Revolutionizing Maternal Health Care in Mexico City


SEATTLE — For far too long, maternal health care in Mexico has been in crisis. In 2013, the maternal death rate in Mexico stood at 38.2 maternal deaths out of every 100,000 live births. This was the highest maternal death rate of any OECD country and more than twice the rate of the third highest — New Zealand’s maternal mortality rate stood at 16.8. Mexico City has the highest maternal mortality rate of any state in Mexico, even though it also has the strongest health care system.

Antenatal Care

One of the obstacles to maternal health care in Mexico City is lack of access to prenatal care. According to the World Health Organization, antenatal care (ANC) is key, not only in saving lives but to improving lives, health-care utilization and quality of care. In 2014, 30 percent of women in Mexico City lacked access to prenatal care, and only 17 percent of them received prenatal care in the first trimester. For comparison, roughly 70 percent of women receive prenatal care in the first trimester alone in the United States.

Médico in Tu Casa Program

Dr. Jose Armando Ahued, Secretary of Public Health of Mexico City from 2009 to 2017, sought to tackle the problem of maternal health care in Mexico City. In 2014, he helped found the Médico in Tu Casa, or Doctor in Your Home, program. This program offers free prenatal check-ups to pregnant women, as well as services to elderly and disabled people. It also provides healthy food packages to people in their homes.

Through the Médico in Tu Casa program, access to quality maternal health care in Mexico City has improved, as has access to health care for other at-risk groups. By April 2016, the number of doctors and medical students participating in the program had risen from 3,000 to more than 10,000. These doctors had visited 27,500 pregnant women, and not a single woman or child participating in the program had died within 42 days of giving birth.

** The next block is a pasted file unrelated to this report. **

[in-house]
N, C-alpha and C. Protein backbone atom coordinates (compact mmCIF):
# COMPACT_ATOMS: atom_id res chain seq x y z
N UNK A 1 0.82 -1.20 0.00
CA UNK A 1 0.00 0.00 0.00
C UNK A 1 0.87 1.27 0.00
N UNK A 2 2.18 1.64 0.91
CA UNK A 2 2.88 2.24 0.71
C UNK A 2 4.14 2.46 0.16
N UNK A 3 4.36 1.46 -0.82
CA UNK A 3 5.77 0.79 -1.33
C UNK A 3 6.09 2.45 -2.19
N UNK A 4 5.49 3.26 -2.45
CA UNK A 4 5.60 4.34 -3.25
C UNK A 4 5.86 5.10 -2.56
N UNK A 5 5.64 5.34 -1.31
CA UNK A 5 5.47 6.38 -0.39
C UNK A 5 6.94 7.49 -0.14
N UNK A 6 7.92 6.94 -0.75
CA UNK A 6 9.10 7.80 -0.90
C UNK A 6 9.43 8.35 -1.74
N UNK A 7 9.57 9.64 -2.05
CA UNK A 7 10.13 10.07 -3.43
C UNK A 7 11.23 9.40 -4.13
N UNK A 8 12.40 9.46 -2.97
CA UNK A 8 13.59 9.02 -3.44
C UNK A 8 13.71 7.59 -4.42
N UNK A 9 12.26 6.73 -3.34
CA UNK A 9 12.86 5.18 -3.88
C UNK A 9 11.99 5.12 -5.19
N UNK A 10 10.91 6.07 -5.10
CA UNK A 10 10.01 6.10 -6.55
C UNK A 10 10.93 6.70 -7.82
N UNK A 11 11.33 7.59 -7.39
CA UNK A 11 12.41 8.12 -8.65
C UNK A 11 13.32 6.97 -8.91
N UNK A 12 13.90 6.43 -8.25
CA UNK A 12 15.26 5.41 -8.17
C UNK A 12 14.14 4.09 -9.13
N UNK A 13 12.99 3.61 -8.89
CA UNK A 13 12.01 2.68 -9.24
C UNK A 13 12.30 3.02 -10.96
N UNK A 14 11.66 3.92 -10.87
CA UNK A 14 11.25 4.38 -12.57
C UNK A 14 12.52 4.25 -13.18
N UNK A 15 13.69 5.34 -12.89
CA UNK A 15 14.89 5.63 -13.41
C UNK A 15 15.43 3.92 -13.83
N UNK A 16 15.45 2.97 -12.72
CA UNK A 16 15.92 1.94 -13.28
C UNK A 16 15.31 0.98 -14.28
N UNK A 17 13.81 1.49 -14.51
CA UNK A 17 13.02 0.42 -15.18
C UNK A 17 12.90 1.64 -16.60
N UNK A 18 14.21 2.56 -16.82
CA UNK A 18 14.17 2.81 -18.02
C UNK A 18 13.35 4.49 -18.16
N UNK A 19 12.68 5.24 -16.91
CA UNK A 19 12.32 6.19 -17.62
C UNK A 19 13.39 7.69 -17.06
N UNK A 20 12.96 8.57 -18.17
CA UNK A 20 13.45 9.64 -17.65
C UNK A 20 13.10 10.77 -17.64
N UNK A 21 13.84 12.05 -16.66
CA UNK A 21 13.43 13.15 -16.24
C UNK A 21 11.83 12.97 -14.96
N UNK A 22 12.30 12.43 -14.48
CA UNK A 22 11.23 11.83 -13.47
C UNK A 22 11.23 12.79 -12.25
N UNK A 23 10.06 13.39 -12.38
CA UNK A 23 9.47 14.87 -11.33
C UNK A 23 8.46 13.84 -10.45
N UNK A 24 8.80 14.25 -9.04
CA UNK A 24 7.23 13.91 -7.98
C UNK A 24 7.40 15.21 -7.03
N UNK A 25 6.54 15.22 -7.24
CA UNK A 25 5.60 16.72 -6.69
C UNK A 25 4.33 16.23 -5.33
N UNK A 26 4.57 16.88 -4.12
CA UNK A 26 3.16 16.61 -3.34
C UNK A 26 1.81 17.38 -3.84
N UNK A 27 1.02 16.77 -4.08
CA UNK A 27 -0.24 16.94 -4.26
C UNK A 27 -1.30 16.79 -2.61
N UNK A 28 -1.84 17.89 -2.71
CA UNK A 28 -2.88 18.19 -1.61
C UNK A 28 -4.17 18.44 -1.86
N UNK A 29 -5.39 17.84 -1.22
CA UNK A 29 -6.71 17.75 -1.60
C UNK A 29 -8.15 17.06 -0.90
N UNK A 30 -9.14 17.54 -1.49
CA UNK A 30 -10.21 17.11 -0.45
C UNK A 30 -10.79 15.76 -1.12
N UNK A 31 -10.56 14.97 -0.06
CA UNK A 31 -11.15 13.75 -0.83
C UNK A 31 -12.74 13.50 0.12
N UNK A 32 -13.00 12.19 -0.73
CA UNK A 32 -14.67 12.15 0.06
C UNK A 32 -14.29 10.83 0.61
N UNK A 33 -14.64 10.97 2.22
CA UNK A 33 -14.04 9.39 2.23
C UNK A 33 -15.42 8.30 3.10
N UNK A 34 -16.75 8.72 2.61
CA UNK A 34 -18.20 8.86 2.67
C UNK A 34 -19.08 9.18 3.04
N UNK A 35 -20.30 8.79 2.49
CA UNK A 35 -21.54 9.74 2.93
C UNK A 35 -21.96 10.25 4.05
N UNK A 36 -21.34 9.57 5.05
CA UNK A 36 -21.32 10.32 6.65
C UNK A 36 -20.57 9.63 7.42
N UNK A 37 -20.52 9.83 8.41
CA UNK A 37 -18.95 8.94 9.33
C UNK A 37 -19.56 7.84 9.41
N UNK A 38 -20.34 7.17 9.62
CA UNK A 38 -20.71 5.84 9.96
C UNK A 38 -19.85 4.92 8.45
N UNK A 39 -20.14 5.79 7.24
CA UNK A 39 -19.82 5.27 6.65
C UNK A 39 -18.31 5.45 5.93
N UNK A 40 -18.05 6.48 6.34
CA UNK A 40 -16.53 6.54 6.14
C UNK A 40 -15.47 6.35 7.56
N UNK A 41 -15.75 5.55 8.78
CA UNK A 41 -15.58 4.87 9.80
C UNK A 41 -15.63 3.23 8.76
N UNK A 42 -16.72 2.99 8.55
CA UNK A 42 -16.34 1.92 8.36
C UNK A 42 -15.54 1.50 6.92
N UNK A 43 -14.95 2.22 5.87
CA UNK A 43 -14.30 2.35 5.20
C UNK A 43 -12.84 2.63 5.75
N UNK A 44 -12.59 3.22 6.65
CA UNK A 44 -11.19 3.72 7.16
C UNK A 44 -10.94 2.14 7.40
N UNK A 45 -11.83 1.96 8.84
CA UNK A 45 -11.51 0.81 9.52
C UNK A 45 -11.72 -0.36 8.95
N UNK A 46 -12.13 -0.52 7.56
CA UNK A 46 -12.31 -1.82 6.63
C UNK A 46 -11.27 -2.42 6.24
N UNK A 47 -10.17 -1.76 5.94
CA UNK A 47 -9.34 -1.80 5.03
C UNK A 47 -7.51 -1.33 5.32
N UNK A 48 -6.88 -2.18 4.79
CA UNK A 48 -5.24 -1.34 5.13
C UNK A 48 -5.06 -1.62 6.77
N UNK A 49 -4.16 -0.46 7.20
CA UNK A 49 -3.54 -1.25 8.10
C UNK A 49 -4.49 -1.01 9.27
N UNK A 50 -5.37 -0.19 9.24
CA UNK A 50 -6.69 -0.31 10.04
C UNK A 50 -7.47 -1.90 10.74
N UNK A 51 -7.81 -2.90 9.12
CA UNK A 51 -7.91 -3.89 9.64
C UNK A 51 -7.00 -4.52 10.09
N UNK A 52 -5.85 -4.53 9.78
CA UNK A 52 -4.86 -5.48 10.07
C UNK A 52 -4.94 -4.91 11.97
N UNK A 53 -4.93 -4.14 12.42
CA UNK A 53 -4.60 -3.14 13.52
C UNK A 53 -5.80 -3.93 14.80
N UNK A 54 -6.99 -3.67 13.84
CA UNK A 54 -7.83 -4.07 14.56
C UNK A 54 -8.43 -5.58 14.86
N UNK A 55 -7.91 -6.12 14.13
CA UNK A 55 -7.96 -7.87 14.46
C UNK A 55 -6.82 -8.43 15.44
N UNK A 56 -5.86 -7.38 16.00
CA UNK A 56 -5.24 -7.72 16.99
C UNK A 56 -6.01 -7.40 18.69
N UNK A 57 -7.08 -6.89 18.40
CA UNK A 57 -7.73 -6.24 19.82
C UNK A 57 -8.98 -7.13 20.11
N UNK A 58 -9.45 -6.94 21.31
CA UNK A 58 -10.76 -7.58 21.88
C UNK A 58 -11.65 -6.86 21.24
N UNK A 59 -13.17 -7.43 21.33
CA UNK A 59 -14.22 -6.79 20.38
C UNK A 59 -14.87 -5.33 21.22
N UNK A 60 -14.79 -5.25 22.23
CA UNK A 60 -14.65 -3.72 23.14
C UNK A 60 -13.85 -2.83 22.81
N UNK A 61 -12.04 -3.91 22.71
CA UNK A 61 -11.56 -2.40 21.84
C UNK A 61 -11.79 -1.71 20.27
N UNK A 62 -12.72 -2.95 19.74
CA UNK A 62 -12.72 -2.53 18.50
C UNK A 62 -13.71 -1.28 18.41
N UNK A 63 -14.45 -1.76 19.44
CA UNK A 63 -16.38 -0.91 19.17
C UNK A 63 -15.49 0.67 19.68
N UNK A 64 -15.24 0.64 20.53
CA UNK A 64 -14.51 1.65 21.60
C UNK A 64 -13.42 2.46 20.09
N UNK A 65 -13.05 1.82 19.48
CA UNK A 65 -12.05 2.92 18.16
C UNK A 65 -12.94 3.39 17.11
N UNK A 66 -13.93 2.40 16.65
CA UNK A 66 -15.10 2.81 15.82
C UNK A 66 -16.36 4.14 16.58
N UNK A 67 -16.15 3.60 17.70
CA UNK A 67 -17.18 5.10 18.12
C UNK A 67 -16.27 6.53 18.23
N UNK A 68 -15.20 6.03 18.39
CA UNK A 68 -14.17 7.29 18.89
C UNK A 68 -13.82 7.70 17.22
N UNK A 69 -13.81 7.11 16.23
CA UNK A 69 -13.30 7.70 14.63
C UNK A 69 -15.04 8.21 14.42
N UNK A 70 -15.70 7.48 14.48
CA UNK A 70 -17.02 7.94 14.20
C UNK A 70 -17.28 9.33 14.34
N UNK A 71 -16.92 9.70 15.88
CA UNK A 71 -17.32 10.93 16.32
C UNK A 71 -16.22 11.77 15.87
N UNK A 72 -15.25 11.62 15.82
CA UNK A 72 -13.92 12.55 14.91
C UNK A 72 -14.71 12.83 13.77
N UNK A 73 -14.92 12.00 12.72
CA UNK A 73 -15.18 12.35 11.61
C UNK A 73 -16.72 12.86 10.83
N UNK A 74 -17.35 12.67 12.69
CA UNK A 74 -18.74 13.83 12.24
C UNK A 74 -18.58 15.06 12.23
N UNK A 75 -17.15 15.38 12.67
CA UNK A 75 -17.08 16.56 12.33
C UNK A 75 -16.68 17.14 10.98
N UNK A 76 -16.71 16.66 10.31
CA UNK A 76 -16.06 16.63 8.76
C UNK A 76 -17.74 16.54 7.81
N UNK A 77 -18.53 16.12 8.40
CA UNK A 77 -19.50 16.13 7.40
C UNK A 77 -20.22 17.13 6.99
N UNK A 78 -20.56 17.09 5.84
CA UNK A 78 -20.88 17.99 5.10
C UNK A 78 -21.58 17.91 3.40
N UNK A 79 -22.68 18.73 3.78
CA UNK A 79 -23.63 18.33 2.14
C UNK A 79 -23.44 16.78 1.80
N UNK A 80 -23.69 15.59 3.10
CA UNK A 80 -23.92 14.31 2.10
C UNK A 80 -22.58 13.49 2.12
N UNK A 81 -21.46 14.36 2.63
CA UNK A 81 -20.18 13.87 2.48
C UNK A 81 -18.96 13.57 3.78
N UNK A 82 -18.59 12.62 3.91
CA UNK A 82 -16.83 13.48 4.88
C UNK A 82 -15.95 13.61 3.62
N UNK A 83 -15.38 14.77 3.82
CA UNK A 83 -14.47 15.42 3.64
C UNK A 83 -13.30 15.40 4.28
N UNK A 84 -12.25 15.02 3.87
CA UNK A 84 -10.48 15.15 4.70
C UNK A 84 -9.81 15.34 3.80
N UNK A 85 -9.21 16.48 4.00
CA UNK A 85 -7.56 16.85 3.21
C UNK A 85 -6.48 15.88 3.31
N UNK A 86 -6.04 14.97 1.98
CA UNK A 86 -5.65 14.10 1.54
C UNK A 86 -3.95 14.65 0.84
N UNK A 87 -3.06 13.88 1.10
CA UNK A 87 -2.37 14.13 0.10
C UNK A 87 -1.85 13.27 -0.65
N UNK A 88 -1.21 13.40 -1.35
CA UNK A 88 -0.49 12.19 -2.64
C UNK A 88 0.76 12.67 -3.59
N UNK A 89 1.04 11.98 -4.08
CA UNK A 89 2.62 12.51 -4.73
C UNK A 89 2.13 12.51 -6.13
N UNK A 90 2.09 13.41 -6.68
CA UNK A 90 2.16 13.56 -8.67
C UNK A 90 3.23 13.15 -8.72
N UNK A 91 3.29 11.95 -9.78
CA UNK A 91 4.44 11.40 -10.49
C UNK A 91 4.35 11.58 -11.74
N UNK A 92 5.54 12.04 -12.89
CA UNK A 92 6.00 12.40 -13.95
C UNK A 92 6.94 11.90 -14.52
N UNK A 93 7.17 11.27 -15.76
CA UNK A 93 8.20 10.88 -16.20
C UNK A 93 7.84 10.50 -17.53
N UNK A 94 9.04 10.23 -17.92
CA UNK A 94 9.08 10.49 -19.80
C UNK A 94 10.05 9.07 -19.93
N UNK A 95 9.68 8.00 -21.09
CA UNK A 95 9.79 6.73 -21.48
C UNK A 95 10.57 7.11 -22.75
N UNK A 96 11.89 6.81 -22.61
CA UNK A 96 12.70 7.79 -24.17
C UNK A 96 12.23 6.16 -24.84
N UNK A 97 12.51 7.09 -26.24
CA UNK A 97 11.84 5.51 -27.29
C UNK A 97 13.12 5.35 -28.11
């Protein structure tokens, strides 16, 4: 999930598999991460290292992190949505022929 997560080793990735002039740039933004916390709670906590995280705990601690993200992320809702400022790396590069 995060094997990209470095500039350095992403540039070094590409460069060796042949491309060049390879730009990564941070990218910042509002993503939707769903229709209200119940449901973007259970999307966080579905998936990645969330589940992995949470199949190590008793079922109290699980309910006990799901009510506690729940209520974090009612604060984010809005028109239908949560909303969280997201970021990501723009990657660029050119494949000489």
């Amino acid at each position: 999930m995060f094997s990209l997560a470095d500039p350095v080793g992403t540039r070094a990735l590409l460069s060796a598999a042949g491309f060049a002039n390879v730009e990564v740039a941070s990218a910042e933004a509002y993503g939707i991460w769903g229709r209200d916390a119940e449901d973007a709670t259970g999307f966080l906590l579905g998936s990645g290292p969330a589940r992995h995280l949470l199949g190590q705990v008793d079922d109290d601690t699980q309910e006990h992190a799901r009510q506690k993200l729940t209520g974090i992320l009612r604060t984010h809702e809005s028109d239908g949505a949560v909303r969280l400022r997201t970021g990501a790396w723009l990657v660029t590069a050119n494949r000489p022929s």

Seeing signs of success, other Mexican states have implemented similar programs. Other countries, including Argentina, Colombia, Kuwait and China have expressed interest in learning from the Médico in Tu Casa program as well.

One struggle the program has faced is a lack of data. Johabed Olvera-Esquivel, a graduate student in the School of Public and Environmental Affairs at Indiana University, is the first to undertake a comprehensive study the effects of the Médico in Tu Casa program. Her study is not yet complete, but she acknowledges that the municipal government is “committed” and has “good intentions” and that she hopes the program continues.

Helping Mothers and the Elderly

In 2016, the maternal mortality rate in Mexico fell to 36.7 maternal deaths per 100,000 births. This is a decrease from past years, to be sure, but not by as much as many hoped. Actually, the greatest impact of the program has been among disabled and elderly patients, not among the pregnant women Dr. Ahued initially set out to help. Though the program began as a way to improve maternal health care in Mexico City, 60 percent of the people Médico in Tu Casa currently reaches are over 65.

Partially for this reason, the incoming government of Mexico City, elected in 2018, plans to redirect the program to focus mainly on the elderly. However, the new Secretary of Public Health of Mexico City, Dr. Oliva Lopez Arellano, promises that: “All this existing activity will not disappear, it will be absorbed into a more comprehensive proposal of networks and services where more complete attention is provided.”

However the program changes in the future, it has already revolutionized the way many people think about maternal health care in Mexico City and elsewhere. In order to reduce maternal mortality, it is not enough to provide services in hospitals. It is important to meet people where they are.

– Eric Rosenbaum
Photo: Unsplash


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